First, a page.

Sometimes you need to move your code off of the computer you wrote it for and onto some other machine. A buddy wants a copy of your random D&D dungeon generator. A co-worker needs a copy of the billing software you’ve been working on. A client wants you to move their inventory software to a new system.
And when you get a job like this it quickly becomes apparent that some programs are easier to move than others. A simple Java application can be tossed onto just about any machine and stand a good chance of automagically working while a complex piece of legacy code might be almost impossible to move due to dependency on obsolete libraries or bizarre hardware requirements*.
Now unfortunately for us web developers, online applications tend to be some of the harder pieces of software to move from one computer to another. In general it’s not enough to just have a copy of the code moved to the new machine; you also need a copy of the right database and server along with the proper database table definitions and server config instructions.
And that’s just the starting point. The older and more complex your web app is the higher the odds are that it has developed dependencies of certain URLs, IP addresses, third party data feeds, server libraries and so on. At that point you’re no longer trying to move an application, you’re trying to relocate an entire digital ecosystem.
But I’m Never Ever Going To Move My Web App To A Different Computer
Now at this point you might be thinking to yourself “But Scott, web apps don’t need to move. You just install them on your server and let other people visit them through the Internet. That’s the whole point.”
And for the most part that’s true. If your web app runs properly on its current server it doesn’t really matter how hard or easy it would be to get a second copy of your web app running on a different server with a different URL.
Until one day you find out your website is so popular that it’s starting to slow down and you need to create a second copy and load balance between the two.
Or maybe someone offers to pay you a bunch of money to build a copy of your web app for their business.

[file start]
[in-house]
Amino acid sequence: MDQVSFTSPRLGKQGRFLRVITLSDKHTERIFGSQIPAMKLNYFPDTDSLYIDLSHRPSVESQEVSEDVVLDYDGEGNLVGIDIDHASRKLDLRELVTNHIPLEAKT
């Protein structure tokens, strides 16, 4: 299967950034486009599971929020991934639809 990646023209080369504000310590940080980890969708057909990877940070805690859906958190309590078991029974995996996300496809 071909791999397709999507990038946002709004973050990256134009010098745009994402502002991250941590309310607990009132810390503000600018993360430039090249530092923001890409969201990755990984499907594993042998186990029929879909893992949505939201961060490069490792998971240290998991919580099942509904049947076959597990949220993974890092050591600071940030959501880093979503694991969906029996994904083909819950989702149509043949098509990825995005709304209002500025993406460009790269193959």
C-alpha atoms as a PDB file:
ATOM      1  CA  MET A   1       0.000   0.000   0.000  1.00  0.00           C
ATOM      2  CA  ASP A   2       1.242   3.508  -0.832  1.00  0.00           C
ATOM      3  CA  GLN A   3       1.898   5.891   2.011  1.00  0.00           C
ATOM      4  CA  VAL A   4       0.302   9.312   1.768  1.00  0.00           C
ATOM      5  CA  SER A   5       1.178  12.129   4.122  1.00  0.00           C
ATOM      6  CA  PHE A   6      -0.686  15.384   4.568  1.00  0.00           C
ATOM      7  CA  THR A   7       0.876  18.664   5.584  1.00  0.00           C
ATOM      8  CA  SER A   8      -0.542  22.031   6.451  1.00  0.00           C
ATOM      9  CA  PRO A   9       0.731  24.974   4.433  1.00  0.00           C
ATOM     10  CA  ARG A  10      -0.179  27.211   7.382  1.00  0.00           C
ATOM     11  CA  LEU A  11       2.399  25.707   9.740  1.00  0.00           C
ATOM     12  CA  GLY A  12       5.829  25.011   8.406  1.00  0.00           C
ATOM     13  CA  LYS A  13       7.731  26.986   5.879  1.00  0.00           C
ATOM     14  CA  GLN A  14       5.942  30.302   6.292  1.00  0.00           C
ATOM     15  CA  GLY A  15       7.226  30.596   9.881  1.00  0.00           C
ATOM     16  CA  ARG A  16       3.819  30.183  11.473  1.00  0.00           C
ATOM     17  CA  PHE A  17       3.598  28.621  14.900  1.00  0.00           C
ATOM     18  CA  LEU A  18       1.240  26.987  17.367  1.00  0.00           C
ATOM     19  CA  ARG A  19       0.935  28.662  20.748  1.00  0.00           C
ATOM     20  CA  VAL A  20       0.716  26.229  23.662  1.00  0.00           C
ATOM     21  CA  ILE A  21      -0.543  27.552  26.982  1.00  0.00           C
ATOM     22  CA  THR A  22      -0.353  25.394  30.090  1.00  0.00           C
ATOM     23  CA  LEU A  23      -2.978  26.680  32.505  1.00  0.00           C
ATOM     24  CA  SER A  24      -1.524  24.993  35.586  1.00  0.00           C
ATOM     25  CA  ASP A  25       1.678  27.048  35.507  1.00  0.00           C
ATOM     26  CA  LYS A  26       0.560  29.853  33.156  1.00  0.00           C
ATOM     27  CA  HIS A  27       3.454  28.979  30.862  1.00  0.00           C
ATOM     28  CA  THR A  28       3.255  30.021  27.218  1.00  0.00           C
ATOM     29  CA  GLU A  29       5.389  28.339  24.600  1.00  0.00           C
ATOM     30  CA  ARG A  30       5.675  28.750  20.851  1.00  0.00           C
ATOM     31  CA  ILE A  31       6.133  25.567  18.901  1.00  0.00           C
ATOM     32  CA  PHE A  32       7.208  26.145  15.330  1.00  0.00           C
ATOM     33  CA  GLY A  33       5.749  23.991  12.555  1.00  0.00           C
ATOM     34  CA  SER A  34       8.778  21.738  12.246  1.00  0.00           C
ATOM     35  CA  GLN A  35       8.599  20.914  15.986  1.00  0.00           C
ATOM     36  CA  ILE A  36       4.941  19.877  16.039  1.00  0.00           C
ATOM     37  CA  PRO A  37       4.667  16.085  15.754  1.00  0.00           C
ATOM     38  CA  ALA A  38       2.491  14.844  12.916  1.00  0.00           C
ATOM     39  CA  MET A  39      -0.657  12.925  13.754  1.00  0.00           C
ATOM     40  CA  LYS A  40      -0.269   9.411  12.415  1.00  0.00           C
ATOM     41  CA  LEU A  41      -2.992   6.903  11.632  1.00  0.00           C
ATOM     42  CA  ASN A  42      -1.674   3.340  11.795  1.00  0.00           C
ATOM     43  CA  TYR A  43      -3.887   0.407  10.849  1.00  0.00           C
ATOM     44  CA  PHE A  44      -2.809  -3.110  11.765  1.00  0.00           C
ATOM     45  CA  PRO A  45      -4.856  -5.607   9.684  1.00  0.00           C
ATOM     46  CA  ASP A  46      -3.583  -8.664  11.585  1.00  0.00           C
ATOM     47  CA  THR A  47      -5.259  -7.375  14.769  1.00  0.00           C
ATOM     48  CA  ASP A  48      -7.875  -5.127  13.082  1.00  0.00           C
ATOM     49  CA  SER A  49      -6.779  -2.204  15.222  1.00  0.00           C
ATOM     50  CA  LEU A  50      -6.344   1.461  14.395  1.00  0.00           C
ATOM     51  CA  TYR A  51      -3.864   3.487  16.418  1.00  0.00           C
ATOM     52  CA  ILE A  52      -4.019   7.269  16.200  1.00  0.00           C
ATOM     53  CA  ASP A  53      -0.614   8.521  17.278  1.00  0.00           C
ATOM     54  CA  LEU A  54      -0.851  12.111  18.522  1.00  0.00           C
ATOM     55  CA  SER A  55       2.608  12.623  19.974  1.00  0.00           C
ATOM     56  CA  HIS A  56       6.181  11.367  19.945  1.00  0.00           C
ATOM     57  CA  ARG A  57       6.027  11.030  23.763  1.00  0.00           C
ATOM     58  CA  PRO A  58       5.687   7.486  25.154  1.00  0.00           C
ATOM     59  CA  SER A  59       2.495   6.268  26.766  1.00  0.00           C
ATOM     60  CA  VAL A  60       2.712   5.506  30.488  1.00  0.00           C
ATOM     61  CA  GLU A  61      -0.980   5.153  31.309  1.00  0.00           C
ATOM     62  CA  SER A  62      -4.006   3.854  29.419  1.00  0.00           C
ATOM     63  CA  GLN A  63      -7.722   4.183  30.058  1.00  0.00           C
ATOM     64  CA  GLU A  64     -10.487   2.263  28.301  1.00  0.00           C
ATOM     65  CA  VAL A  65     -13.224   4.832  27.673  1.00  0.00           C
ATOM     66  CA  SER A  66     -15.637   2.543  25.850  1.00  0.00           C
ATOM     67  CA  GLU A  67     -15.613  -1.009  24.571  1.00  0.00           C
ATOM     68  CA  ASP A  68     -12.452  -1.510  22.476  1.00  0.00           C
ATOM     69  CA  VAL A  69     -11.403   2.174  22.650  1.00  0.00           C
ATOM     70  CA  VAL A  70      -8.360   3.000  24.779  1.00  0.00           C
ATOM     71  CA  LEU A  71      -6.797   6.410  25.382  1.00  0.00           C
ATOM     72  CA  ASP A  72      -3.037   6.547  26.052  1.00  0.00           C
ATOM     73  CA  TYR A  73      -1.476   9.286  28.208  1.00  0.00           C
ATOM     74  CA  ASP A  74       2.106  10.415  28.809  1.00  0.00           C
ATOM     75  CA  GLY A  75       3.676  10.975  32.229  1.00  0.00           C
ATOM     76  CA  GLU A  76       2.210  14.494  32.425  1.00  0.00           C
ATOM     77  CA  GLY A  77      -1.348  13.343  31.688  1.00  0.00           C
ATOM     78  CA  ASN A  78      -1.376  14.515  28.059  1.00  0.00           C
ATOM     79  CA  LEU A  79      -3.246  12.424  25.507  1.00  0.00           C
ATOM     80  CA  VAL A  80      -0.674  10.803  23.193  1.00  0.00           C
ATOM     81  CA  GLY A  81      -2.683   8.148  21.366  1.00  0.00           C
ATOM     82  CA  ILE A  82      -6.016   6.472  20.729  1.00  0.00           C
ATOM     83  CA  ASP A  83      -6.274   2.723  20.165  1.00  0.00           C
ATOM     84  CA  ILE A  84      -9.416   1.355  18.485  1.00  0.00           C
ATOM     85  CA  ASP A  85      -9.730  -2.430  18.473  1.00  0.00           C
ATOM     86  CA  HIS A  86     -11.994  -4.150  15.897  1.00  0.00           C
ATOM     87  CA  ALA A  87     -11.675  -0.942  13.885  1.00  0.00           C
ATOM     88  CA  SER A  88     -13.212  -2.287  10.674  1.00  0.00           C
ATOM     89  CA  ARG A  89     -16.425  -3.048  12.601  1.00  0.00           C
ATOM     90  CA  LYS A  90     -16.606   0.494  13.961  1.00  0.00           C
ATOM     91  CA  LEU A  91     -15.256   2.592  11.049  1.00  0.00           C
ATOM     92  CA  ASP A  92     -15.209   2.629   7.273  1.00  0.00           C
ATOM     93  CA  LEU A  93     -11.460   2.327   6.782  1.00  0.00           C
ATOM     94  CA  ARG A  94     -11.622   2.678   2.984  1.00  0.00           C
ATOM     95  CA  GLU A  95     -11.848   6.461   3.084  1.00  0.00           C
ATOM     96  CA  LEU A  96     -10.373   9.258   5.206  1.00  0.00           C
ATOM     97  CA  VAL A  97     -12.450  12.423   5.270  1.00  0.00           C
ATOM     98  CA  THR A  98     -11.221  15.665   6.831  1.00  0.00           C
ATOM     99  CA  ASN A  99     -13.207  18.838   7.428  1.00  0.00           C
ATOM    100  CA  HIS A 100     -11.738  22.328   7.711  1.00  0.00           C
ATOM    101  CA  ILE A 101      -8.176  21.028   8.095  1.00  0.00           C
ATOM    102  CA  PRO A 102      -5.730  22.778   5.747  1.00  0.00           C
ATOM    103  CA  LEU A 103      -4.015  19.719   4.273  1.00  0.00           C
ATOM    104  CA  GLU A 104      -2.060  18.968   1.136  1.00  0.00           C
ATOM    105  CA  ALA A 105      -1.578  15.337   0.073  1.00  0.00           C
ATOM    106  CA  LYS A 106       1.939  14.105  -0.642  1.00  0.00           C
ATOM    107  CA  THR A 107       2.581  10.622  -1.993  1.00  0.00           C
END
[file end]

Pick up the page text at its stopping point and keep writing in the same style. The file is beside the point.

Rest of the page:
Or maybe you find out you need a bunch of risky new features and you want to create a test server to run your changes on before you update the main server.
Or maybe you finally get enough funding to hire a second developer and now he needs to know how to set up a local copy of your online web app so he can start experimenting without taking down half your live database.
Take your pick. There are plenty of reasons that a complex website that you thought would always run on just one machine with just one URL might suddenly need to be split across multiple computers with various different access methods.
Oh No! How Do I Prevent This From Ruining My Web App?
Fortunately, there are ways to make your online applications easier to move and copy.
Probably the most important tip is: Avoid hard coding resource locations.
Hard coding the IP address of your database straight into your code will result in all sorts of headaches when some new developer comes along and wants to connect to localhost or a test database instead. Similarly hard coding the location of libraries (ex: /home/bob/businessapp/library/coolstuff.php) can lead to extreme frustration if your app ever ends up installed in a different location or even on a different operating system. You’ll wind up being forced to hunt down and replace dozens or hundreds of file references with new locations that match the new machine.